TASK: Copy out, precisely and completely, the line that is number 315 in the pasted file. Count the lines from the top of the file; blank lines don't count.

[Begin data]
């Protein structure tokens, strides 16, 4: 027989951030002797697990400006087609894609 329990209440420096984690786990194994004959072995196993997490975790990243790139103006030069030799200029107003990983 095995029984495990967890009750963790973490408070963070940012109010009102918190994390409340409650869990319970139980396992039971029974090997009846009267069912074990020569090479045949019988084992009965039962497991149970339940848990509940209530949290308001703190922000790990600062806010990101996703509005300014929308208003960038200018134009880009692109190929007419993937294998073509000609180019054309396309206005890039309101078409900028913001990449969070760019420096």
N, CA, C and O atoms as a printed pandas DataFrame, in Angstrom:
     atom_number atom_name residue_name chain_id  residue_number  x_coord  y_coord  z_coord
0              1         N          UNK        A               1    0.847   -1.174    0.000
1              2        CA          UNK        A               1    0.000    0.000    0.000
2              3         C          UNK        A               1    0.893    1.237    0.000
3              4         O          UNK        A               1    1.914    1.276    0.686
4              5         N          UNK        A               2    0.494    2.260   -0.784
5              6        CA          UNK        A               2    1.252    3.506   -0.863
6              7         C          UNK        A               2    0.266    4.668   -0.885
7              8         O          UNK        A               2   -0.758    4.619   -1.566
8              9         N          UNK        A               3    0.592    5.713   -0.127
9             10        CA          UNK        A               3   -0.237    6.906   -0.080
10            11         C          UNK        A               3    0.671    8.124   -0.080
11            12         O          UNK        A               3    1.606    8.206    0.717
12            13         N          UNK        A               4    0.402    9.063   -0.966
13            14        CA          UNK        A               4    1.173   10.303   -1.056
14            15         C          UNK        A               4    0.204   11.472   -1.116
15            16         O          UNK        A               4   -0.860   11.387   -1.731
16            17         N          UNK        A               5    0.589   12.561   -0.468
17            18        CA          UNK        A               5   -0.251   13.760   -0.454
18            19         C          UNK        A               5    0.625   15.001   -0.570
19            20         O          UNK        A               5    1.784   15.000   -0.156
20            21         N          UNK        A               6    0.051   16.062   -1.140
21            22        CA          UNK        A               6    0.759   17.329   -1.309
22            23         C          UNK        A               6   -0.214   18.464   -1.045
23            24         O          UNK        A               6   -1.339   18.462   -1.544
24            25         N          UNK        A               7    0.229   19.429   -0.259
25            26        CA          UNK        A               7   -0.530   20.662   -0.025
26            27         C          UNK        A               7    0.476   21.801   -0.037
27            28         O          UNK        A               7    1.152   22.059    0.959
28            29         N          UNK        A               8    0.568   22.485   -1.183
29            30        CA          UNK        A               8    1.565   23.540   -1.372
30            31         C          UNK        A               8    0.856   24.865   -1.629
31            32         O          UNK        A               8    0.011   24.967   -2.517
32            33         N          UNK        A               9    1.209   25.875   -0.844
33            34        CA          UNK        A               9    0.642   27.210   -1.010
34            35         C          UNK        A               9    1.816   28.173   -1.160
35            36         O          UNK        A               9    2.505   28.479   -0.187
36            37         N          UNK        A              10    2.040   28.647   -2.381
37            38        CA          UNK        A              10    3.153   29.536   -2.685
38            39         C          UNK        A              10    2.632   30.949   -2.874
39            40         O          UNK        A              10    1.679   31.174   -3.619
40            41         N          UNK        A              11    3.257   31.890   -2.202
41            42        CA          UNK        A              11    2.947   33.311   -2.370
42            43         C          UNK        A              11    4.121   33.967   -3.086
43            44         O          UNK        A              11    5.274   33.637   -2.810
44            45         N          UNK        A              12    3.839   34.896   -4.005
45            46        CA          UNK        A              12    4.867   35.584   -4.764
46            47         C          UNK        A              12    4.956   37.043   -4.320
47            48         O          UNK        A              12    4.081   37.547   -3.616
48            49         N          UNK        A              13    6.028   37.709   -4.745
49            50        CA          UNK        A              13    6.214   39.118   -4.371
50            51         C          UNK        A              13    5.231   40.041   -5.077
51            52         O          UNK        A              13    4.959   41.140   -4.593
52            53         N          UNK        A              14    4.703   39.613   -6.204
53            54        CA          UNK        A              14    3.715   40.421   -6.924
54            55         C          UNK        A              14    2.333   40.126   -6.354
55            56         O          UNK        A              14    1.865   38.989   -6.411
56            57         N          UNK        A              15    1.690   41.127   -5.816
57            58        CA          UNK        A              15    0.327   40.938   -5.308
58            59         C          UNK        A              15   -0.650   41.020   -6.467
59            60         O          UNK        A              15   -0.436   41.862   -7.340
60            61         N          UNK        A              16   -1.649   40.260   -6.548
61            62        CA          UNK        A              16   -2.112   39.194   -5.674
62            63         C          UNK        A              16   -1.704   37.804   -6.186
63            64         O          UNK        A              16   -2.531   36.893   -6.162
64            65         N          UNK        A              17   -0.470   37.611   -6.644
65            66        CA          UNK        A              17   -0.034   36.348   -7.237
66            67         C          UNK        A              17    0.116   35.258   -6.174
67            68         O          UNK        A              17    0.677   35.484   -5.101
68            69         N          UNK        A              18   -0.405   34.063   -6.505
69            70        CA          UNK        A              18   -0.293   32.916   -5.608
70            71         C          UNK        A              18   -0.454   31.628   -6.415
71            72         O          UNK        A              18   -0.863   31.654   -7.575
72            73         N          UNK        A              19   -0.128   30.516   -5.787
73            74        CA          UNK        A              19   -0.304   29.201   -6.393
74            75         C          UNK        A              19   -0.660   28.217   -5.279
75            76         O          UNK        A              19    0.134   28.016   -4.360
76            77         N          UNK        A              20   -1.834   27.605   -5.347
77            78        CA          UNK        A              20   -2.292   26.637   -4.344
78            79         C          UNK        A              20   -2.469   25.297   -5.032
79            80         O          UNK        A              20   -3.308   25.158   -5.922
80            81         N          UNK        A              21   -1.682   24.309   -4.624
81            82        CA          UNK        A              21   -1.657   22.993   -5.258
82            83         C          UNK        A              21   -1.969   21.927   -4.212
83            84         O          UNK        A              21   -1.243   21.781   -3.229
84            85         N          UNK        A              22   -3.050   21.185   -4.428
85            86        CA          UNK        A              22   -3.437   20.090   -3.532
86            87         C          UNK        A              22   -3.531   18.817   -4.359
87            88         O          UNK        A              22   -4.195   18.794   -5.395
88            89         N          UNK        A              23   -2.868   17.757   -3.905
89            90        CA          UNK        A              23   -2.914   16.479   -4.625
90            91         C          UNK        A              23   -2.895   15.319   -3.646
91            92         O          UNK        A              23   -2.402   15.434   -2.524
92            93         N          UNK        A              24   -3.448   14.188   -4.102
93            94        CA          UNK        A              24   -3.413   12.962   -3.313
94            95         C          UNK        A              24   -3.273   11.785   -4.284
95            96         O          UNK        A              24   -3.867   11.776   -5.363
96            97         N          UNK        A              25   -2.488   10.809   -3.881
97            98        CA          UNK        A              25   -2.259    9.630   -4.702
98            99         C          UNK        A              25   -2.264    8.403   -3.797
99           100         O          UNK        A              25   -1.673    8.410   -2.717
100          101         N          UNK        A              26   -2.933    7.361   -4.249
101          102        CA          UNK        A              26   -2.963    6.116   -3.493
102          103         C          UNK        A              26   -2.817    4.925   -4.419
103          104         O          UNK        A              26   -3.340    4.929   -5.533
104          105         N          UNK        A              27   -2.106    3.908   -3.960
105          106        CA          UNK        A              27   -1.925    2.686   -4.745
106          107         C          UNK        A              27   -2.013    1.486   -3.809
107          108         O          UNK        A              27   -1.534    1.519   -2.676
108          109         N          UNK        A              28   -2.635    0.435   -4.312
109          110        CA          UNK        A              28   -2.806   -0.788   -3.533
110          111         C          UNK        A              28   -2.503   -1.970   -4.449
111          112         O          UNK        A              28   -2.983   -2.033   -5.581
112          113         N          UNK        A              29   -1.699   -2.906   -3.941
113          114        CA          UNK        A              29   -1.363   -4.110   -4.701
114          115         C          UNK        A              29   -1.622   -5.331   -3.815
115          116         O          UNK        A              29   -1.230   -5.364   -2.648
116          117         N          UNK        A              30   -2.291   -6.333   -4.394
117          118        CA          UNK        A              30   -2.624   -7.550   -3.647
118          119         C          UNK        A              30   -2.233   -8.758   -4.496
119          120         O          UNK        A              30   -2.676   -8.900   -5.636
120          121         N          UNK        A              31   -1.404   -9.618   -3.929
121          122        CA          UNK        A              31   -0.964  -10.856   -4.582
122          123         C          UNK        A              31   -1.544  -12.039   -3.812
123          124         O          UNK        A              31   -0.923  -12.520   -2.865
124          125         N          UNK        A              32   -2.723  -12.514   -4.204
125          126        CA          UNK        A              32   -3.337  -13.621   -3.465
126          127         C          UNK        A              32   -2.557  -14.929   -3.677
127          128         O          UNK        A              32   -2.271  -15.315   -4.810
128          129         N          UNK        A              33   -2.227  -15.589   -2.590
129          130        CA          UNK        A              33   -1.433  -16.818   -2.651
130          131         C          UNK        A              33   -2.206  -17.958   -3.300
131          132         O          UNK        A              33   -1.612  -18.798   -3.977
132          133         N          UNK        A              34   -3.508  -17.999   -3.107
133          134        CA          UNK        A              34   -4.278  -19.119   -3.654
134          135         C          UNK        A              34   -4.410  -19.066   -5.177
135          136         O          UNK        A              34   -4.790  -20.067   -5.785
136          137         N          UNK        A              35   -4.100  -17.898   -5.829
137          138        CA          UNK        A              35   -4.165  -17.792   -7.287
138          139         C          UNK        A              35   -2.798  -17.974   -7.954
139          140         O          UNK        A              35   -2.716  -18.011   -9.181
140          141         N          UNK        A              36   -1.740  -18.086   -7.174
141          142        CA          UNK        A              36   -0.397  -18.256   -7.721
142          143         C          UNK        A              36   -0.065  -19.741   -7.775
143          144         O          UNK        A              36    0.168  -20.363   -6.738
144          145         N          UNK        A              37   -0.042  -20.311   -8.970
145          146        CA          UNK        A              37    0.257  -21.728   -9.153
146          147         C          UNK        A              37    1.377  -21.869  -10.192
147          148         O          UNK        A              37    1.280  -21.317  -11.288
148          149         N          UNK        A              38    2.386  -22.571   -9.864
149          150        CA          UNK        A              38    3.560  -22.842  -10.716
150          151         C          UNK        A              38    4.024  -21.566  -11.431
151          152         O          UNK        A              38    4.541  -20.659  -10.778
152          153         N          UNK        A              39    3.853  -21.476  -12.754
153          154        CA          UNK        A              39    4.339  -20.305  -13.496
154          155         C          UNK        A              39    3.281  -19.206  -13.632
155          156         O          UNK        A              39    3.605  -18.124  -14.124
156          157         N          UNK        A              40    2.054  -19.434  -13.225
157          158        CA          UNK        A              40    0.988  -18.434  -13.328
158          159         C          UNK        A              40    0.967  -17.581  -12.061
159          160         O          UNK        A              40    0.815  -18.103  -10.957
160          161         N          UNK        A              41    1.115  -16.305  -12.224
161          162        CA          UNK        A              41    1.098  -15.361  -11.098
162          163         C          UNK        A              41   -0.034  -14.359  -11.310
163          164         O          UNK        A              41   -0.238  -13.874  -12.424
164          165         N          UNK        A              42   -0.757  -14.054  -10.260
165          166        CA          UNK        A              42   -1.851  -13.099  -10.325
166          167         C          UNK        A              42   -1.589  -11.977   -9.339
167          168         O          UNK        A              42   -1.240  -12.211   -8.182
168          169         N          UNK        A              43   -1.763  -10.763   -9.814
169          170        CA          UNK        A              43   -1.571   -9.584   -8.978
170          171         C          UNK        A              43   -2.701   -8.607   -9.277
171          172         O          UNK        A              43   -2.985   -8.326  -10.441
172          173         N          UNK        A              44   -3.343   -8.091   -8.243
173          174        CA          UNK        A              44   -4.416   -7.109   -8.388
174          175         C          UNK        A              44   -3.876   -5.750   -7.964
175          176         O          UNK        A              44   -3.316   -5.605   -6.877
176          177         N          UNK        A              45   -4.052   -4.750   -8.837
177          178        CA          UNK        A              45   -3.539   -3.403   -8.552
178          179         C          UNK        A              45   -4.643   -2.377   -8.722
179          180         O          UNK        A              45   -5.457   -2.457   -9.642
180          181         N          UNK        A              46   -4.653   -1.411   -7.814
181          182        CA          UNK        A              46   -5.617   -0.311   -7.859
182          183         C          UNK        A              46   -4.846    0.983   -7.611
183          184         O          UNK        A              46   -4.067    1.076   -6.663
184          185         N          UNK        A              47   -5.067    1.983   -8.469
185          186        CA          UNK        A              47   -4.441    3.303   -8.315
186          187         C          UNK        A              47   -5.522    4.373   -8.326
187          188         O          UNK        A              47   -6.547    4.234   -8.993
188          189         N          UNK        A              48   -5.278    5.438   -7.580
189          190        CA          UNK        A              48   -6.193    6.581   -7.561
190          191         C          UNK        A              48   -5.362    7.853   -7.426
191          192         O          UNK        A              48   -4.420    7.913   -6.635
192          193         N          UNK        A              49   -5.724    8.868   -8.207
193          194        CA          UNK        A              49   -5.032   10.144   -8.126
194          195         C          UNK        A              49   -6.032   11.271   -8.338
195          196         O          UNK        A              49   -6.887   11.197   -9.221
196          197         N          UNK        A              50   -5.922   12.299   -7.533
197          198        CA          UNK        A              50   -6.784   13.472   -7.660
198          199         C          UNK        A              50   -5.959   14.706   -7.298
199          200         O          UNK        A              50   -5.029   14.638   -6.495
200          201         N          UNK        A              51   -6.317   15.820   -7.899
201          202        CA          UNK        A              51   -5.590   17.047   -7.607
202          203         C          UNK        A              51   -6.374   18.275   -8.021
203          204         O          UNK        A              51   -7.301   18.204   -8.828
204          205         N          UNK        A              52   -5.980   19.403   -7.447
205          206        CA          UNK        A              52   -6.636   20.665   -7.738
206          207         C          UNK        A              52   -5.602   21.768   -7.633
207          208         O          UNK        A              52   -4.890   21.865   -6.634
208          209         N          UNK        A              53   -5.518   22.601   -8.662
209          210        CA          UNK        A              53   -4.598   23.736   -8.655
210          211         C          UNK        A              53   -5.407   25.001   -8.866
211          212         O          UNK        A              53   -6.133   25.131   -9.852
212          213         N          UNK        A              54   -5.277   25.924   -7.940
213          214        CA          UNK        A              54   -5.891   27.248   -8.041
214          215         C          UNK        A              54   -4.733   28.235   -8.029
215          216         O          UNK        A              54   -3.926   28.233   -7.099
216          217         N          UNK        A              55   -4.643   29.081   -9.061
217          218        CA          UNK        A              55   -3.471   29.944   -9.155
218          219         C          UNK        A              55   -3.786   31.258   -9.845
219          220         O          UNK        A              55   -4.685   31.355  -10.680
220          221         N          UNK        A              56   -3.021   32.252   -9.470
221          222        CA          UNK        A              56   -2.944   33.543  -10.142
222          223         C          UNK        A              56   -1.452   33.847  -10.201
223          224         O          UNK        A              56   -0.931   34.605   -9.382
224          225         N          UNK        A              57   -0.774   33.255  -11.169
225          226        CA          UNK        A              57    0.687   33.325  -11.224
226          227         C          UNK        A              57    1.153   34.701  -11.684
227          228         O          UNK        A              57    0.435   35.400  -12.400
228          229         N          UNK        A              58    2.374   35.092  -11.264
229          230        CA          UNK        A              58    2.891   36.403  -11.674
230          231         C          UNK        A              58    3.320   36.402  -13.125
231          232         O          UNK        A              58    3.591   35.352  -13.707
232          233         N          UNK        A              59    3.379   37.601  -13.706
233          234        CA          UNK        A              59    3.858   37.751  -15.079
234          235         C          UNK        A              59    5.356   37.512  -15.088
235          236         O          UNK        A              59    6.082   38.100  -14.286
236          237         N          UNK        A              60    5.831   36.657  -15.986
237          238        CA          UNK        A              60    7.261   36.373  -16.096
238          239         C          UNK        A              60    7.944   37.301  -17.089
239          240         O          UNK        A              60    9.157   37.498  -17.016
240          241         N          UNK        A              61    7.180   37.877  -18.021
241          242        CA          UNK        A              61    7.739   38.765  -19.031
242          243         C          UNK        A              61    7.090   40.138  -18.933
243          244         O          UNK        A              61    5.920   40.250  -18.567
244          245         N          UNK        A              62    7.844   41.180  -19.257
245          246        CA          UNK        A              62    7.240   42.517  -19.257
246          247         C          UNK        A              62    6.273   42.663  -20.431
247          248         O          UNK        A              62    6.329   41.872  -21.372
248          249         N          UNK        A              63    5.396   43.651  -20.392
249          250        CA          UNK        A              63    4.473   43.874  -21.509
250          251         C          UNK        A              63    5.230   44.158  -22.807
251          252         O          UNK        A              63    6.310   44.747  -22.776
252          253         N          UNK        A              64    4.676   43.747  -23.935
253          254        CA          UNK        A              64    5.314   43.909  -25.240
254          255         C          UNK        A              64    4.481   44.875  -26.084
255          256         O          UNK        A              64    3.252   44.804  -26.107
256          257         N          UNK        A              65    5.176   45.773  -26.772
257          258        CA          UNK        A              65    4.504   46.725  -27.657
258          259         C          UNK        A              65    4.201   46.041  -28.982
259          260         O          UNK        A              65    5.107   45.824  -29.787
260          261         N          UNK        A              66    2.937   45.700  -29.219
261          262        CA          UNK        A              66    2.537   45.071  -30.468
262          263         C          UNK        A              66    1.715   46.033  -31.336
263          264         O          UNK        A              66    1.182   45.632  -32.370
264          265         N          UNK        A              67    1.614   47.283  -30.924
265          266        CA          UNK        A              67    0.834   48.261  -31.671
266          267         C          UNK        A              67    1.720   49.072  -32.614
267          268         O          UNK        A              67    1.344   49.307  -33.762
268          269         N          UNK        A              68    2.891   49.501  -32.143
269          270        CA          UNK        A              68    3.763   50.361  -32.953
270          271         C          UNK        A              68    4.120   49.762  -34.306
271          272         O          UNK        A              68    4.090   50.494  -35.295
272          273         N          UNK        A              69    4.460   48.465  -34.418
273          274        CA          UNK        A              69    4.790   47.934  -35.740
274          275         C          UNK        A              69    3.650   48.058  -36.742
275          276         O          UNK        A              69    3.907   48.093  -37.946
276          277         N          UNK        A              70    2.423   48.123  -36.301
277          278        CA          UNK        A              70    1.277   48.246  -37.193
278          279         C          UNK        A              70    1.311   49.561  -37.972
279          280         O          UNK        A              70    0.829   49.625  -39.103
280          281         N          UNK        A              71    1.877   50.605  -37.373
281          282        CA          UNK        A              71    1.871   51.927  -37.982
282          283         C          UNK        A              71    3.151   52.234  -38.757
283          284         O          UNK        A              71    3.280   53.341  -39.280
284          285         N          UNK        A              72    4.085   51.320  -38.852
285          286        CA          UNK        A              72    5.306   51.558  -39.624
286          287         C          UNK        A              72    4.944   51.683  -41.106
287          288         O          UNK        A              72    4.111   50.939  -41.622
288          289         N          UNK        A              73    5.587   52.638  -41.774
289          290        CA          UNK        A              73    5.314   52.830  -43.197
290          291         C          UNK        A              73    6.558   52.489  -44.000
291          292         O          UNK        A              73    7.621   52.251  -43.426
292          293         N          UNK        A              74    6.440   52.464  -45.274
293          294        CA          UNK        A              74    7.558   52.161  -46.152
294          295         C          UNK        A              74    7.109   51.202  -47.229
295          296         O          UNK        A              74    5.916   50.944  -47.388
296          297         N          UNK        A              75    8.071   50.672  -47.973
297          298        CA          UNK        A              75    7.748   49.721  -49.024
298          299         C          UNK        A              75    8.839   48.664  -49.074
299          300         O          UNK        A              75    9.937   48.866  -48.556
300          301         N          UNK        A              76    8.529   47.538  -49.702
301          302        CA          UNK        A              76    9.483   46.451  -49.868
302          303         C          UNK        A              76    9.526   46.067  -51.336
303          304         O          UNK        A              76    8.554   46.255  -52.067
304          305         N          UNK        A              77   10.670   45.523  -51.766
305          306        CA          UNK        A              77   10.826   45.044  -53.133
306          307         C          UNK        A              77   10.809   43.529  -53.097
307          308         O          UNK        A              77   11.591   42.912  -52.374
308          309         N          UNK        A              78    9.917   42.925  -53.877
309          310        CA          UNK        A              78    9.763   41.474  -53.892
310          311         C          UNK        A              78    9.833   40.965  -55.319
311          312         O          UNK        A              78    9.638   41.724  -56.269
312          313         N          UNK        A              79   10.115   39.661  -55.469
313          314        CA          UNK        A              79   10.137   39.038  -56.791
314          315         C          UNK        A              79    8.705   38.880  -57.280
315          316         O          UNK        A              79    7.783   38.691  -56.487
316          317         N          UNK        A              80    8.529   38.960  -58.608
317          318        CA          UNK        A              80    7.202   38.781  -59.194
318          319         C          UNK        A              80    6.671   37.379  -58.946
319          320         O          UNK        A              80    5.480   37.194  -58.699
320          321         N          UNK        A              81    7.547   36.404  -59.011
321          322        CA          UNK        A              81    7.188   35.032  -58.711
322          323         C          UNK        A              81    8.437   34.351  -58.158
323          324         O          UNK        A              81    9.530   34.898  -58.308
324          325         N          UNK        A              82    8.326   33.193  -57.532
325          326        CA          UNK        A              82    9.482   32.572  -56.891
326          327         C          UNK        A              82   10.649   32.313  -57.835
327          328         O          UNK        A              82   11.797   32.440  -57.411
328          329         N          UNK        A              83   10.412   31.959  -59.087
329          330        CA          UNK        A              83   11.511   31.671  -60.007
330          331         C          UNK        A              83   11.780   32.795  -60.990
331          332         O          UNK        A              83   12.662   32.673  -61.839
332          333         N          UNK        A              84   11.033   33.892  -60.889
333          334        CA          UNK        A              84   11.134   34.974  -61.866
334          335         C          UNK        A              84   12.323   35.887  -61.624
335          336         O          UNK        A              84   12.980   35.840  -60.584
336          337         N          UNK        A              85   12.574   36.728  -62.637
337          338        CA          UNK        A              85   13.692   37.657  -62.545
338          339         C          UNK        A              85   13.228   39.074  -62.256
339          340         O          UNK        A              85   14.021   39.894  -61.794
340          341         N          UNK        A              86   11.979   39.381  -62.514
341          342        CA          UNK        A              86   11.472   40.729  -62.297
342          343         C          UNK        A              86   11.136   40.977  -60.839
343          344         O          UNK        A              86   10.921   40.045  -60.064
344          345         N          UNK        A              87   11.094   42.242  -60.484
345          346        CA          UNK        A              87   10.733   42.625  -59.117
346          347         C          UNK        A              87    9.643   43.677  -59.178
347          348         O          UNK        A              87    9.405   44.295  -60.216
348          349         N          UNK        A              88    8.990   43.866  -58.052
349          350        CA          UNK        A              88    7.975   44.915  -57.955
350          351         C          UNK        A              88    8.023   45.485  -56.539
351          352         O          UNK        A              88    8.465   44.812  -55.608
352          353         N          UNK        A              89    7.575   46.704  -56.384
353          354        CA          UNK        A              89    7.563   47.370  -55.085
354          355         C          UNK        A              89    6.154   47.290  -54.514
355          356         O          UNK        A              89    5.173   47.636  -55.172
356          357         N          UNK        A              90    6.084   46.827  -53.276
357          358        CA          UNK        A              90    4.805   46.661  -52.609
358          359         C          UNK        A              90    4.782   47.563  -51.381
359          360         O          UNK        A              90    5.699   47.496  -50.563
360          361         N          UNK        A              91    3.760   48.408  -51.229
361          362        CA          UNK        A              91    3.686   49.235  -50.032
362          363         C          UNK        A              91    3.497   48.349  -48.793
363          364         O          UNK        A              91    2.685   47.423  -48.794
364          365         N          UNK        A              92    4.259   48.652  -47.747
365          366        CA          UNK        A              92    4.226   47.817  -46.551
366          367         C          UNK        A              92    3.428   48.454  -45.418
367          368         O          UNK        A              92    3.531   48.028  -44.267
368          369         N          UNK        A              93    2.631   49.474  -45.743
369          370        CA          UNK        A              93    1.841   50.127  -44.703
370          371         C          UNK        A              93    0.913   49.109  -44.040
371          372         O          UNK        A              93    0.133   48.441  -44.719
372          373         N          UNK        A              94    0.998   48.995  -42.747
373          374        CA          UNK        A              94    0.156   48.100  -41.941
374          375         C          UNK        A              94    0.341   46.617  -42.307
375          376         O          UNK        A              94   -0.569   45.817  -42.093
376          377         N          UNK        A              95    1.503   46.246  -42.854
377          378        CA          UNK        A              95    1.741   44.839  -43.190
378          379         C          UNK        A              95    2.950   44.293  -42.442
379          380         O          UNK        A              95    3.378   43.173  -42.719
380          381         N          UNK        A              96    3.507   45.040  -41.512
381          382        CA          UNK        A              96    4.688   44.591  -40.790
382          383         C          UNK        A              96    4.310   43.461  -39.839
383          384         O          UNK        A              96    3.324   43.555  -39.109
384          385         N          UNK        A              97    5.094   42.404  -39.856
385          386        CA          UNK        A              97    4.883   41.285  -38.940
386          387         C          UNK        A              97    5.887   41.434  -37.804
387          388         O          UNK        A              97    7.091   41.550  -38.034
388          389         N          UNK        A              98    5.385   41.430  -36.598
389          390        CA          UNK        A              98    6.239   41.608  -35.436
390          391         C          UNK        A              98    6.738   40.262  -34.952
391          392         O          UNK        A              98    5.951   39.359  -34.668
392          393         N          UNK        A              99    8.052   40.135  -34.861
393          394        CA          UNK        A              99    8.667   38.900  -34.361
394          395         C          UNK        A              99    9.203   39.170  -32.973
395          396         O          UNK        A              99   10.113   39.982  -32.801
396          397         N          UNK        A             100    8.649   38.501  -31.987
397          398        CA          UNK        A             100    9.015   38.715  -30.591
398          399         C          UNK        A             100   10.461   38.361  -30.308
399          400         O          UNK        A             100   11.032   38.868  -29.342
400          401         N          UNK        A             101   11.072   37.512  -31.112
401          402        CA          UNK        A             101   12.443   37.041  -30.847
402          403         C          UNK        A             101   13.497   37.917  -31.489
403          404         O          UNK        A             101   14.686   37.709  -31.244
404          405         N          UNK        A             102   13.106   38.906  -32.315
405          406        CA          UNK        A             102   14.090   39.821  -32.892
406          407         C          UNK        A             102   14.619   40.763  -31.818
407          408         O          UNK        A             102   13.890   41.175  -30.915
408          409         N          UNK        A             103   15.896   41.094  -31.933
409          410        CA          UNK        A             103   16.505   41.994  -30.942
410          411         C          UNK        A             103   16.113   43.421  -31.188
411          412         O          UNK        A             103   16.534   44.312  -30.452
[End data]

311          312         O          UNK        A              78    9.638   41.724  -56.269